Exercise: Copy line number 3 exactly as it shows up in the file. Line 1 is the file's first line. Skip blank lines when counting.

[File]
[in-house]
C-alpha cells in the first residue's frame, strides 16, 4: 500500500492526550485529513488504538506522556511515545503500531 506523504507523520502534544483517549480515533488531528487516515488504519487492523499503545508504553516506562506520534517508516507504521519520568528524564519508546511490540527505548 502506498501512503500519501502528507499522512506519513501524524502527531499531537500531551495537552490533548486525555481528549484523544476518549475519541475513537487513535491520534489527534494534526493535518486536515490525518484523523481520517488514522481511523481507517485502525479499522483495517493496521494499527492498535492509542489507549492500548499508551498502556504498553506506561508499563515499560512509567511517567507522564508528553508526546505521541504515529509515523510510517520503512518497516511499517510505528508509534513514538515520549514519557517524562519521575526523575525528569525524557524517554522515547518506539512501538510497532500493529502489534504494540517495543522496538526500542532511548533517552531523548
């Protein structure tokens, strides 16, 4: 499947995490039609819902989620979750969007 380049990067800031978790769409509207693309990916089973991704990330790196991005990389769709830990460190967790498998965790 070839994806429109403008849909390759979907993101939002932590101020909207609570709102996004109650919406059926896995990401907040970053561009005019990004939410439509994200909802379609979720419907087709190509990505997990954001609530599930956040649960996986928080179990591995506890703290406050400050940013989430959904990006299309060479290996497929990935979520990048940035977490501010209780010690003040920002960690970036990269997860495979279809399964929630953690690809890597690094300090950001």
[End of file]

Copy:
């Protein structure tokens, strides 16, 4: 499947995490039609819902989620979750969007 380049990067800031978790769409509207693309990916089973991704990330790196991005990389769709830990460190967790498998965790 070839994806429109403008849909390759979907993101939002932590101020909207609570709102996004109650919406059926896995990401907040970053561009005019990004939410439509994200909802379609979720419907087709190509990505997990954001609530599930956040649960996986928080179990591995506890703290406050400050940013989430959904990006299309060479290996497929990935979520990048940035977490501010209780010690003040920002960690970036990269997860495979279809399964929630953690690809890597690094300090950001």